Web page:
Abbas Dhanani asked:
If I stood on weighing scales while holding a big juicy burger would my total weight change if I ate the burger? I always thought I'd get lighter but I can't reason why.
Chris - I would argue that, actually, the burger is already mass in your hand on the scales and therefore, if you put it into your mouth, it just turns into mass in your body.
There would then be some metabolism, obviously, because you’ve got to exert some energy to work the muscles of mastication to chew up the burger. And to produce some saliva; you’ve got to warm your body which means you're burning some energy doing that as well and you presume the burger is going to be a bit lower than body temperature probably by the time you’ve done your experiment.
So there's a little bit of a loss of energy there. So, that means you're going to lose a little bit of mass. Metabolism that’s going to carry on as you digest the burger as well, because you got to break it down into its component parts and absorb it. I reckon in the short term, no change. In the long term, there’d be a modest small reduction in mass...
Max - How accurate your bathroom scale is?
Chris - Well, that was going to be my bottom line, if you excuse the pun, because I was going to say that actually, you're talking about trivialities. Once the burger goes in, the burger becomes part of you. There will be some losses to the toilet though and so, a certain amount will be absorbed and a certain amount won't be absorbed. And so, you won't get all of the energy turning into mass. But let’s assume that none of the burger is wasted. It would all get converted either instantly into sugars that you would burn or fat that you would store, so your body mass would reflect the increase in weight gain owing to the burger...
The scale would measure your weight as the same both before and after you ate the burger. The scale doesn't care whether the burger is in your stomach or in your hand; you weigh the same when added together either way. Supercryptid, Fri, 11th Mar 2011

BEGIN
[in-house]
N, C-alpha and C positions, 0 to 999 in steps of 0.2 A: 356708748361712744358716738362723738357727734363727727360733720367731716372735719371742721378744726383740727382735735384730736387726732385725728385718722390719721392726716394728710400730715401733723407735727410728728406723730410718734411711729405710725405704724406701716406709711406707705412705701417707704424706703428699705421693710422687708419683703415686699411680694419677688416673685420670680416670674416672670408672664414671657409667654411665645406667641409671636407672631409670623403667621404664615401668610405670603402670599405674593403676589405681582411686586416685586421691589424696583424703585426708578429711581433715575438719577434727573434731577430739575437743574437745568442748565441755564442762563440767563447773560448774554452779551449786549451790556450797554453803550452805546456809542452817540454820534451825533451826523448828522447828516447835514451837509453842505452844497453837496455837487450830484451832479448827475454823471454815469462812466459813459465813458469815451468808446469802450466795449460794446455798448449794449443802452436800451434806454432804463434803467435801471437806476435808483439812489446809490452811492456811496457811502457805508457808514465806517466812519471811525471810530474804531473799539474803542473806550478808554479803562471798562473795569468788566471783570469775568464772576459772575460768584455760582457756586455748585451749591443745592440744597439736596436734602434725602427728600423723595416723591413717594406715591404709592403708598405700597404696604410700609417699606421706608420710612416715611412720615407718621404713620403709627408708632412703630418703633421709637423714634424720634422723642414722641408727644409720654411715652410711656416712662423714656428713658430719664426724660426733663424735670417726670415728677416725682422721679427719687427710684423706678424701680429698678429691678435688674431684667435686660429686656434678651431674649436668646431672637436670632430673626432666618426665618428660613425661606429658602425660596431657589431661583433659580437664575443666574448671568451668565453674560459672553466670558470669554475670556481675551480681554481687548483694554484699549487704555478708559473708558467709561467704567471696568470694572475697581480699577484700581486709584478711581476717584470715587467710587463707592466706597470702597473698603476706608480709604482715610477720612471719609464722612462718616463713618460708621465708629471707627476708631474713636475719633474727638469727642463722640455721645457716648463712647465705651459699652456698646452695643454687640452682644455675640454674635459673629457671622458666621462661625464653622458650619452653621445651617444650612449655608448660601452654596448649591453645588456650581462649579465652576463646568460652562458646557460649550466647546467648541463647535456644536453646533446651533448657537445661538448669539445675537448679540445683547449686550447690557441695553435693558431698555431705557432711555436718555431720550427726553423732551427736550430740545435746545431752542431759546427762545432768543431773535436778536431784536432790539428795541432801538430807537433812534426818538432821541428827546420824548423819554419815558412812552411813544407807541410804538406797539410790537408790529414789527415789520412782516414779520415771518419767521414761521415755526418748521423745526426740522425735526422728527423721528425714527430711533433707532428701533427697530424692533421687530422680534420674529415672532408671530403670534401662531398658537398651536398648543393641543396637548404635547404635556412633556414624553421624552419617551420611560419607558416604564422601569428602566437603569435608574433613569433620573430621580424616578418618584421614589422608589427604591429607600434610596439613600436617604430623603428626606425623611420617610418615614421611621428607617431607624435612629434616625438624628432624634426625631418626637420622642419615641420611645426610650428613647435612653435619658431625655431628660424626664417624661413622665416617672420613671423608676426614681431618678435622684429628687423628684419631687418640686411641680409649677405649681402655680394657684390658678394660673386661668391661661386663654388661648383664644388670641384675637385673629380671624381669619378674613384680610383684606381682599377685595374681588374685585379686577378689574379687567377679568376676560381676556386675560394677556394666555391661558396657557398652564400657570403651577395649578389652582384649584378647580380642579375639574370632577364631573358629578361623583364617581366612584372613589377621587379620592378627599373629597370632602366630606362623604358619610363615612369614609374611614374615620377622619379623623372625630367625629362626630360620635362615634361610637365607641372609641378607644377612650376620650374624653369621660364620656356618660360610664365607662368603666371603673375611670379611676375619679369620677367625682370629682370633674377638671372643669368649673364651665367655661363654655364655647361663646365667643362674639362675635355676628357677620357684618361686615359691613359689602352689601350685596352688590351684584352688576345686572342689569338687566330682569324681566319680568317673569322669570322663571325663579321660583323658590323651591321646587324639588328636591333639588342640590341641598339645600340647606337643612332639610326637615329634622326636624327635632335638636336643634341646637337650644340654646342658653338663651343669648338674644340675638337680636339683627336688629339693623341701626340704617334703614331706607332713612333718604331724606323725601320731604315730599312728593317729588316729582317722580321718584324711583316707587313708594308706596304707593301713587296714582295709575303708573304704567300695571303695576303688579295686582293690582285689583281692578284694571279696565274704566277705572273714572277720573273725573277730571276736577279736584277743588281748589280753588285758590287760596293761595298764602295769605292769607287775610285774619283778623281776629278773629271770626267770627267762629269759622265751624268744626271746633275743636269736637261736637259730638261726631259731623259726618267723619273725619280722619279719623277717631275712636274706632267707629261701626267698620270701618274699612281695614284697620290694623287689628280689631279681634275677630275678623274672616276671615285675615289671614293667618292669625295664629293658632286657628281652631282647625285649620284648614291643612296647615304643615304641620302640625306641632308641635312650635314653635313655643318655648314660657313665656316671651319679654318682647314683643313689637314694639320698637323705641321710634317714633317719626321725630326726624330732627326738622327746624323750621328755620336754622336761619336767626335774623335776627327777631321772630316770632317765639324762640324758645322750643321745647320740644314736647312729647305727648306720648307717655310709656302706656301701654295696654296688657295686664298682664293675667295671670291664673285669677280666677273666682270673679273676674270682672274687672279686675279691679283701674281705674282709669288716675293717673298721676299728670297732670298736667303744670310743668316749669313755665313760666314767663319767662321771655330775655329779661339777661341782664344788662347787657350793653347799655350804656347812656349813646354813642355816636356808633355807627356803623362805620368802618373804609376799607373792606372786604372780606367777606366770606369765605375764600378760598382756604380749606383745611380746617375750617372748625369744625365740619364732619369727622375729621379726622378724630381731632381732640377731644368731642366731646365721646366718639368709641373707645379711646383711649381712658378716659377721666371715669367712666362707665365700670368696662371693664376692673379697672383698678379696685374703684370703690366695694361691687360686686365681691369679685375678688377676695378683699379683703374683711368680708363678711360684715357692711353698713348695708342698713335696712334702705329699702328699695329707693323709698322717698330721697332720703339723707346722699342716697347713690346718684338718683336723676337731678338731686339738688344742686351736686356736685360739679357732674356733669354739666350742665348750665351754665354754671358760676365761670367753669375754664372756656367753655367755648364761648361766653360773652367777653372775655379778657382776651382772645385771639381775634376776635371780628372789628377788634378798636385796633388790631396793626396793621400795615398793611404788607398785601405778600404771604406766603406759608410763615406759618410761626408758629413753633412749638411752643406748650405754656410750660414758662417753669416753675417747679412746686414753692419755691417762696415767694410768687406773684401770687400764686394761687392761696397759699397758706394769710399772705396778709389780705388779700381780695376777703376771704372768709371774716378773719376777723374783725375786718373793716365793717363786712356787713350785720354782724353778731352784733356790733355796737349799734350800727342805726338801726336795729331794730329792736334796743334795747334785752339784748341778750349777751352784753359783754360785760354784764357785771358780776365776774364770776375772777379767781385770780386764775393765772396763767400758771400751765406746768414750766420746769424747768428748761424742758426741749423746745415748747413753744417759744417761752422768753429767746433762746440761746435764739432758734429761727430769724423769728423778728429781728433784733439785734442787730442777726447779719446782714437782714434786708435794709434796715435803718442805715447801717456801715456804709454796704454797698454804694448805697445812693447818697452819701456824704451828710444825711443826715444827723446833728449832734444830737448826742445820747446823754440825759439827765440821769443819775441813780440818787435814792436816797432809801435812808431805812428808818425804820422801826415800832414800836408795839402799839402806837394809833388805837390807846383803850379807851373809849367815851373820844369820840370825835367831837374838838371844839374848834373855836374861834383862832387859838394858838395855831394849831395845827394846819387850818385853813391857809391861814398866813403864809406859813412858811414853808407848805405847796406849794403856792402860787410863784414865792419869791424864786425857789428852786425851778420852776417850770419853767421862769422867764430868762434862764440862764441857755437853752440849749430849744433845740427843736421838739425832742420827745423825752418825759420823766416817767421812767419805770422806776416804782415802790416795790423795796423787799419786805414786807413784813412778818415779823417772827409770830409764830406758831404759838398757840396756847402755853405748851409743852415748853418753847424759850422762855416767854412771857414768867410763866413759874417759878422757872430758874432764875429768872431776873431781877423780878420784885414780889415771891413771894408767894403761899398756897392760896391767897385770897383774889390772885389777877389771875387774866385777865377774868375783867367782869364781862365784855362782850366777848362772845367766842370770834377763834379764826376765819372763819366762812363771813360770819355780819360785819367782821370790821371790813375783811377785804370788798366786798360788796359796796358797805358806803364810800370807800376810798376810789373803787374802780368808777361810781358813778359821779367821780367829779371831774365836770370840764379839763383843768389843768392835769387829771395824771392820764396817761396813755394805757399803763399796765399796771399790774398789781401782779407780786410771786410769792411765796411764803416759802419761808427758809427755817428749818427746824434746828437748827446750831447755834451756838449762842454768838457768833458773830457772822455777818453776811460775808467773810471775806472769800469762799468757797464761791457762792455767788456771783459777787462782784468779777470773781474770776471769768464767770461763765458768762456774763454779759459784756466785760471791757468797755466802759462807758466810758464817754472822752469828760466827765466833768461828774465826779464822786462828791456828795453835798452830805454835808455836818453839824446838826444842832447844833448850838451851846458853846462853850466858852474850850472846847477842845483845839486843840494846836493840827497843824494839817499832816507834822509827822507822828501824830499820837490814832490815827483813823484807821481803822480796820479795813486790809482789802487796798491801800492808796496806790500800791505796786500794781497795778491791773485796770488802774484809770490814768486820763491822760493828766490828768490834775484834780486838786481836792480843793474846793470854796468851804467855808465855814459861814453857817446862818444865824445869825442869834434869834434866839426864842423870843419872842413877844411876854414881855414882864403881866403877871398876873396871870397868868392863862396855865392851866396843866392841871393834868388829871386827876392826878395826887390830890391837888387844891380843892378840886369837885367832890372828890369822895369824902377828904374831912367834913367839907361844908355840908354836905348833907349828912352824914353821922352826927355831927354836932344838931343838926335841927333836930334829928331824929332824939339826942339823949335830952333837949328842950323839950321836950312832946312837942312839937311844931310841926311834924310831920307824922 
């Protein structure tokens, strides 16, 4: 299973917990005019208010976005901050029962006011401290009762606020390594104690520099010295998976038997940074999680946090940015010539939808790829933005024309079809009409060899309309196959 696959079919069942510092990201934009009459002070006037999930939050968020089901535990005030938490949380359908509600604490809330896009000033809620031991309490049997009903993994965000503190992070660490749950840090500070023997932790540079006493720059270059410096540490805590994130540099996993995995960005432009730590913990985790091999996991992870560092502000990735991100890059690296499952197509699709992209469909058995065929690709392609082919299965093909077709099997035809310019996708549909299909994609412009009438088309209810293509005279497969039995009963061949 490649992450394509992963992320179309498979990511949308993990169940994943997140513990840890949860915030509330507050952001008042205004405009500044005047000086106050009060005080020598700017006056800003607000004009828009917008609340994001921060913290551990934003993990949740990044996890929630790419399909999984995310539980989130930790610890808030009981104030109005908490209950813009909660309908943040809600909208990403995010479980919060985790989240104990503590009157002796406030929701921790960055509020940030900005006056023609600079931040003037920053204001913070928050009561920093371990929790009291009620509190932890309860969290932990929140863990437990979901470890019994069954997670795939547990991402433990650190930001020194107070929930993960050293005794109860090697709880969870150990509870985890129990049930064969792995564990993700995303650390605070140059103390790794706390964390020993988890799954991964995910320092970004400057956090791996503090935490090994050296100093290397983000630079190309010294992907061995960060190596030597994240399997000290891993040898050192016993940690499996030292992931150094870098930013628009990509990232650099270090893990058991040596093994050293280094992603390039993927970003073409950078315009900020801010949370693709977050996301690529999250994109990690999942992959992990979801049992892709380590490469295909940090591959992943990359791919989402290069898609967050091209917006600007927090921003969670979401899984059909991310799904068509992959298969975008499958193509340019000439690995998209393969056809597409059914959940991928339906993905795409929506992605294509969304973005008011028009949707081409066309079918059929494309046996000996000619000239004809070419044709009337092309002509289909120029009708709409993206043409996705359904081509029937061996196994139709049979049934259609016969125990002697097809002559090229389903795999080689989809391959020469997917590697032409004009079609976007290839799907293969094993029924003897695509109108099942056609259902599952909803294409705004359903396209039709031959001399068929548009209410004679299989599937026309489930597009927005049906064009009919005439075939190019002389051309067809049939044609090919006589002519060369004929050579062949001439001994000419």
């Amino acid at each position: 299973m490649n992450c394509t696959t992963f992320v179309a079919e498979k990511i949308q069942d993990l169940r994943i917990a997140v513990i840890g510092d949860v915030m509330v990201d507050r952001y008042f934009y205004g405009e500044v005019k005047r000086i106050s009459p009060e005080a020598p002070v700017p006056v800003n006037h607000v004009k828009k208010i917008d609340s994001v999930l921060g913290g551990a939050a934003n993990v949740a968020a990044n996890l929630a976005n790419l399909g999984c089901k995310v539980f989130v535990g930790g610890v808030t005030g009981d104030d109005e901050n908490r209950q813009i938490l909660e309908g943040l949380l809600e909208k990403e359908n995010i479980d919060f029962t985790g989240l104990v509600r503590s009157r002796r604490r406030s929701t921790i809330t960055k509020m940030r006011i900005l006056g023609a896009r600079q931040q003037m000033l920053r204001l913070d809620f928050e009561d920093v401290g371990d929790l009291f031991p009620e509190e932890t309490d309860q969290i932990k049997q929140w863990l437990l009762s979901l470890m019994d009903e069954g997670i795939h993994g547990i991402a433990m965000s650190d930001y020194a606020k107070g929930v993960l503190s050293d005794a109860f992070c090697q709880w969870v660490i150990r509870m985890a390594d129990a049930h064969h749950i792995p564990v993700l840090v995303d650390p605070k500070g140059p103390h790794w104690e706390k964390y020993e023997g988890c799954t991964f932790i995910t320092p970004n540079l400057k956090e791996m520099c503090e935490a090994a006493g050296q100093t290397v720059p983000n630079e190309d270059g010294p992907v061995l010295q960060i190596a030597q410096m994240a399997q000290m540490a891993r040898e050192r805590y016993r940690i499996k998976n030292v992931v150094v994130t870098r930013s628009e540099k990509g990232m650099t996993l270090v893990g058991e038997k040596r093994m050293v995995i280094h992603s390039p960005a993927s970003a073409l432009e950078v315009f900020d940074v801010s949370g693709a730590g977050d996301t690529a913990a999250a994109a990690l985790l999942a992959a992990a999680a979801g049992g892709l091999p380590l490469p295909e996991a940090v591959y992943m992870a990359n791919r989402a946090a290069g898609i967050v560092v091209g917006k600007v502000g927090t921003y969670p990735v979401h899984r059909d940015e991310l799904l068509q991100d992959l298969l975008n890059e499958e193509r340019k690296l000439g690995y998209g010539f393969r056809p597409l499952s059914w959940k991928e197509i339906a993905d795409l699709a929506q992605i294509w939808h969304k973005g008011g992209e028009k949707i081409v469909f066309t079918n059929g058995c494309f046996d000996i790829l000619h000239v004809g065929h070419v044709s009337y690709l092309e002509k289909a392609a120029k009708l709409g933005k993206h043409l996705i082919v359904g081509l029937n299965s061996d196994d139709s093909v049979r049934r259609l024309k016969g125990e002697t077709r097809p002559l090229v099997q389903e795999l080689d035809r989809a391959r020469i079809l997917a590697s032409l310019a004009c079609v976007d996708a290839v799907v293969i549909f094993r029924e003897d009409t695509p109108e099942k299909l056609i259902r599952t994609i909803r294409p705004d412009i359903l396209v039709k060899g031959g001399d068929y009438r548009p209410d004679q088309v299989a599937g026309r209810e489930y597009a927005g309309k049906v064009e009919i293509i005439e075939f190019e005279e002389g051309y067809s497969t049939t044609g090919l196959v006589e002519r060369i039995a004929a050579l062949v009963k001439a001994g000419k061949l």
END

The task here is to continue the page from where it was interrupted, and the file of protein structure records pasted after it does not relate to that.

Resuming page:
For dieting purposes, no, chemical breakdowns don't change the weight of the chemicals in question. A hamburger takes several forms after being digested: carbon dioxide gas which is exhaled from the lungs, fat that is stored in the body, liquid and solid waste, plus perhaps other things like sweat. Add the weights of all of these things together and you will get the same weight as the original burger (plus the oxygen used to "burn" the calories in it). Supercryptid, Tue, 15th Mar 2011
Abbas Dhanani asked the Naked Scientists:
I swear my stomach and thighs get bigger by every bite! Maizie, Wed, 24th Jun 2015
You are losing weight all the time (ignoring the mass of air being breathed in and out which causes fluctuations up and down if you include it), but if you eat the burger you will lose weight a bit faster as you munch and swallow it, even before you start digesting it. Some of the energy will be lost as sound and other vibrations (in addition to heat), but all of that lost energy starts as energy released from the rearrangement of bonds between atoms where a process similar to combustion is going on. David Cooper, Thu, 25th Jun 2015
PmbPhy, Thu, 25th Jun 2015